at chance level and extremity visits occurred at a below chance level, suggesting they were intentionally avoided,
although this was not significant, t(15)=1.58.
In comparison, transitions from relevant nodes show the kind of pattern originally expected from non-relevant nodes
with means forming a U-shape graph (see Figure 3). The observed difference in distribution was confirmed from a
general interaction, F(1,15)=3.33, p<.05. Thread visits fell significantly below the chance level, t(15)=2.64,
p(2)<.02. There was an almost identical tendency towards branch nodes visits and a greater than chance tendency
towards extremities, although this was not significant, t(15) = .50. At a relative level, extremity visits were more
common when the source node was a relevant document. H3 is therefore rejected.
3.2. Utility of observed strategies
The previous analysis showed an overall preference for using branches as landmarks during the early stages of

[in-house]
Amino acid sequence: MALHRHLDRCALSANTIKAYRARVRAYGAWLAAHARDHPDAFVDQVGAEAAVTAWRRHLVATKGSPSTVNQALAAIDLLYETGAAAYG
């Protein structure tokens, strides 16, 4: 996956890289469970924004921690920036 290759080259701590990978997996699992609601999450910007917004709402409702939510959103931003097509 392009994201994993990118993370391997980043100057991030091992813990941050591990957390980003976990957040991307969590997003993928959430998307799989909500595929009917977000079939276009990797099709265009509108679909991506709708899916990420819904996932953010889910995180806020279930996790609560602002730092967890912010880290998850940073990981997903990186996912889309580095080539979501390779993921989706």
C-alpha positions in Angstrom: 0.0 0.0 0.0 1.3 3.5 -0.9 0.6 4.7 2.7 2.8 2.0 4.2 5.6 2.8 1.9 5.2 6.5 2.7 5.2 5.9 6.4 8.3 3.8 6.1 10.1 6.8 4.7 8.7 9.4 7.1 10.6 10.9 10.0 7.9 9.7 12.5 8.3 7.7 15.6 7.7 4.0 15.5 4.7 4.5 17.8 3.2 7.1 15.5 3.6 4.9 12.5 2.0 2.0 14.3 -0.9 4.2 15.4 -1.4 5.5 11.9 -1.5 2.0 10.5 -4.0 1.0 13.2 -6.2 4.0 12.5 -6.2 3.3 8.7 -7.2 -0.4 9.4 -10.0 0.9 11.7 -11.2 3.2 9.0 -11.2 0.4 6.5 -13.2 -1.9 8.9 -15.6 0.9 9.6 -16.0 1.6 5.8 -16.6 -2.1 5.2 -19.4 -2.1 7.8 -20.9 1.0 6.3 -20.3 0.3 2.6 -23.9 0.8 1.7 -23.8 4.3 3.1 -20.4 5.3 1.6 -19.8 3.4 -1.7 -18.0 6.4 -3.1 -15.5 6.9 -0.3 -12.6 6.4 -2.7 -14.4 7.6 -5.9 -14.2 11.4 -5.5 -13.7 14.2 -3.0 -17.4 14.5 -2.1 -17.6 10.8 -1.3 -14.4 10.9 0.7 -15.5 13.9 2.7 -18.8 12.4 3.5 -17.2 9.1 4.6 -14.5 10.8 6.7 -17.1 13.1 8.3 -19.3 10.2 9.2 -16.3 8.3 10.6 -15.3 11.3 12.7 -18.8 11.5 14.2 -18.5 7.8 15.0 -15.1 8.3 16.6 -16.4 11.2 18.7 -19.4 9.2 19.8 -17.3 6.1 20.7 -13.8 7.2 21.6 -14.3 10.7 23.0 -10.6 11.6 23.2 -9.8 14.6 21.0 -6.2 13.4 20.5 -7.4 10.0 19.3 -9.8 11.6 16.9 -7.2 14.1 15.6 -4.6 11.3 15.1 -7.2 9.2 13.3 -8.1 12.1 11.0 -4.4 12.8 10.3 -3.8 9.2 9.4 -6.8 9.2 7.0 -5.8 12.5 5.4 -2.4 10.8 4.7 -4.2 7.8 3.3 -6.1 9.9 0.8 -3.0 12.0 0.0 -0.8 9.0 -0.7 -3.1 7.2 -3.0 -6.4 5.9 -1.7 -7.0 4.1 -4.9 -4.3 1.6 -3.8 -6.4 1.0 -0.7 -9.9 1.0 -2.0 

search. Use of this strategy, however, only weakly predicted the time taken to mark the first relevant document (r=-
.25, ns). Virtually no relationship was observed between extremity visits and time to first marking was found
(r=.09).
Given that a link between two documents implies high similarity, H2 predicted that chaining would be more
common from relevant documents. This was not found to be the case. Furthermore, correlations show that it is the
degree to which participants chained from non-relevant documents that was most predictive of overall performance.
Significant correlations were found for all performance criteria with the exception of time to mark first relevant
document. Significant coefficients were in the range r=.52 to .61 (p<.05). Although weakly positive, none of